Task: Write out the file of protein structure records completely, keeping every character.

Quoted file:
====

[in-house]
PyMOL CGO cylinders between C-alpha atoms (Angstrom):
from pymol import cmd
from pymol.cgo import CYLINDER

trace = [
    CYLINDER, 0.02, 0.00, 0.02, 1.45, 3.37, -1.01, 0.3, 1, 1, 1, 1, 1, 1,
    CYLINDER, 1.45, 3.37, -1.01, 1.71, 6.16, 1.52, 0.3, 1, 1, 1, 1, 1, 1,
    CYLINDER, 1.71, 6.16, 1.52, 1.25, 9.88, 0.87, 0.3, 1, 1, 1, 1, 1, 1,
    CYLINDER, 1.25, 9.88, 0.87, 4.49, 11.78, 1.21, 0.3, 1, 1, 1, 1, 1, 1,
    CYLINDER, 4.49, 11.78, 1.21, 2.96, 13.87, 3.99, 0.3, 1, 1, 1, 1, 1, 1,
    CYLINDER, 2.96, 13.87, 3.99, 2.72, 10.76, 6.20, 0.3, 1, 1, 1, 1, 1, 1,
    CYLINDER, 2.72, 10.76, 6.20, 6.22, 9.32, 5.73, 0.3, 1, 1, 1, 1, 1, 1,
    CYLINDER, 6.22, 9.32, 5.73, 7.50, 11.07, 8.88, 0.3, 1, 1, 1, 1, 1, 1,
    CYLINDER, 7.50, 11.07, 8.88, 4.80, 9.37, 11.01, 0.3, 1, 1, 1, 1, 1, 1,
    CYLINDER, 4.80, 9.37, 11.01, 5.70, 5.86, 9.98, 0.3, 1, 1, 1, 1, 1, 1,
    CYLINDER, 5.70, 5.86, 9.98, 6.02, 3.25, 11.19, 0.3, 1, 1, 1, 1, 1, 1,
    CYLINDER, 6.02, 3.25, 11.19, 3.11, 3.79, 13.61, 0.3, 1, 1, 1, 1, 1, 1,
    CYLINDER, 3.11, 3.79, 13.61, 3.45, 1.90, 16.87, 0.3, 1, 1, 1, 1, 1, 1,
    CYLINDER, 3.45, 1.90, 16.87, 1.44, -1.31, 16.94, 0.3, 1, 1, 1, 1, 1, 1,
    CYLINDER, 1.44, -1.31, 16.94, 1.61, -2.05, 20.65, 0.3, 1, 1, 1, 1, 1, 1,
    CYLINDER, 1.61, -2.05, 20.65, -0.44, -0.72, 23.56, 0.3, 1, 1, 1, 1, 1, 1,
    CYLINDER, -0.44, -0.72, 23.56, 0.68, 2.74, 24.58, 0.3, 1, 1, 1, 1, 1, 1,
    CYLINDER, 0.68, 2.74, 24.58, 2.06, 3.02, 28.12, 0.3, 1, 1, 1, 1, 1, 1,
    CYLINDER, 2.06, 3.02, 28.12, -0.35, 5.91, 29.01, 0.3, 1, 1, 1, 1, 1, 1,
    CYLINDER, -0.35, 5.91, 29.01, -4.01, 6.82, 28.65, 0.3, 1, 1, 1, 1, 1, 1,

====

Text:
[in-house]
PyMOL CGO cylinders between C-alpha atoms (Angstrom):
from pymol import cmd
from pymol.cgo import CYLINDER

trace = [
    CYLINDER, 0.02, 0.00, 0.02, 1.45, 3.37, -1.01, 0.3, 1, 1, 1, 1, 1, 1,
    CYLINDER, 1.45, 3.37, -1.01, 1.71, 6.16, 1.52, 0.3, 1, 1, 1, 1, 1, 1,
    CYLINDER, 1.71, 6.16, 1.52, 1.25, 9.88, 0.87, 0.3, 1, 1, 1, 1, 1, 1,
    CYLINDER, 1.25, 9.88, 0.87, 4.49, 11.78, 1.21, 0.3, 1, 1, 1, 1, 1, 1,
    CYLINDER, 4.49, 11.78, 1.21, 2.96, 13.87, 3.99, 0.3, 1, 1, 1, 1, 1, 1,
    CYLINDER, 2.96, 13.87, 3.99, 2.72, 10.76, 6.20, 0.3, 1, 1, 1, 1, 1, 1,
    CYLINDER, 2.72, 10.76, 6.20, 6.22, 9.32, 5.73, 0.3, 1, 1, 1, 1, 1, 1,
    CYLINDER, 6.22, 9.32, 5.73, 7.50, 11.07, 8.88, 0.3, 1, 1, 1, 1, 1, 1,
    CYLINDER, 7.50, 11.07, 8.88, 4.80, 9.37, 11.01, 0.3, 1, 1, 1, 1, 1, 1,
    CYLINDER, 4.80, 9.37, 11.01, 5.70, 5.86, 9.98, 0.3, 1, 1, 1, 1, 1, 1,
    CYLINDER, 5.70, 5.86, 9.98, 6.02, 3.25, 11.19, 0.3, 1, 1, 1, 1, 1, 1,
    CYLINDER, 6.02, 3.25, 11.19, 3.11, 3.79, 13.61, 0.3, 1, 1, 1, 1, 1, 1,
    CYLINDER, 3.11, 3.79, 13.61, 3.45, 1.90, 16.87, 0.3, 1, 1, 1, 1, 1, 1,
    CYLINDER, 3.45, 1.90, 16.87, 1.44, -1.31, 16.94, 0.3, 1, 1, 1, 1, 1, 1,
    CYLINDER, 1.44, -1.31, 16.94, 1.61, -2.05, 20.65, 0.3, 1, 1, 1, 1, 1, 1,
    CYLINDER, 1.61, -2.05, 20.65, -0.44, -0.72, 23.56, 0.3, 1, 1, 1, 1, 1, 1,
    CYLINDER, -0.44, -0.72, 23.56, 0.68, 2.74, 24.58, 0.3, 1, 1, 1, 1, 1, 1,
    CYLINDER, 0.68, 2.74, 24.58, 2.06, 3.02, 28.12, 0.3, 1, 1, 1, 1, 1, 1,
    CYLINDER, 2.06, 3.02, 28.12, -0.35, 5.91, 29.01, 0.3, 1, 1, 1, 1, 1, 1,
    CYLINDER, -0.35, 5.91, 29.01, -4.01, 6.82, 28.65, 0.3, 1, 1, 1, 1, 1, 1,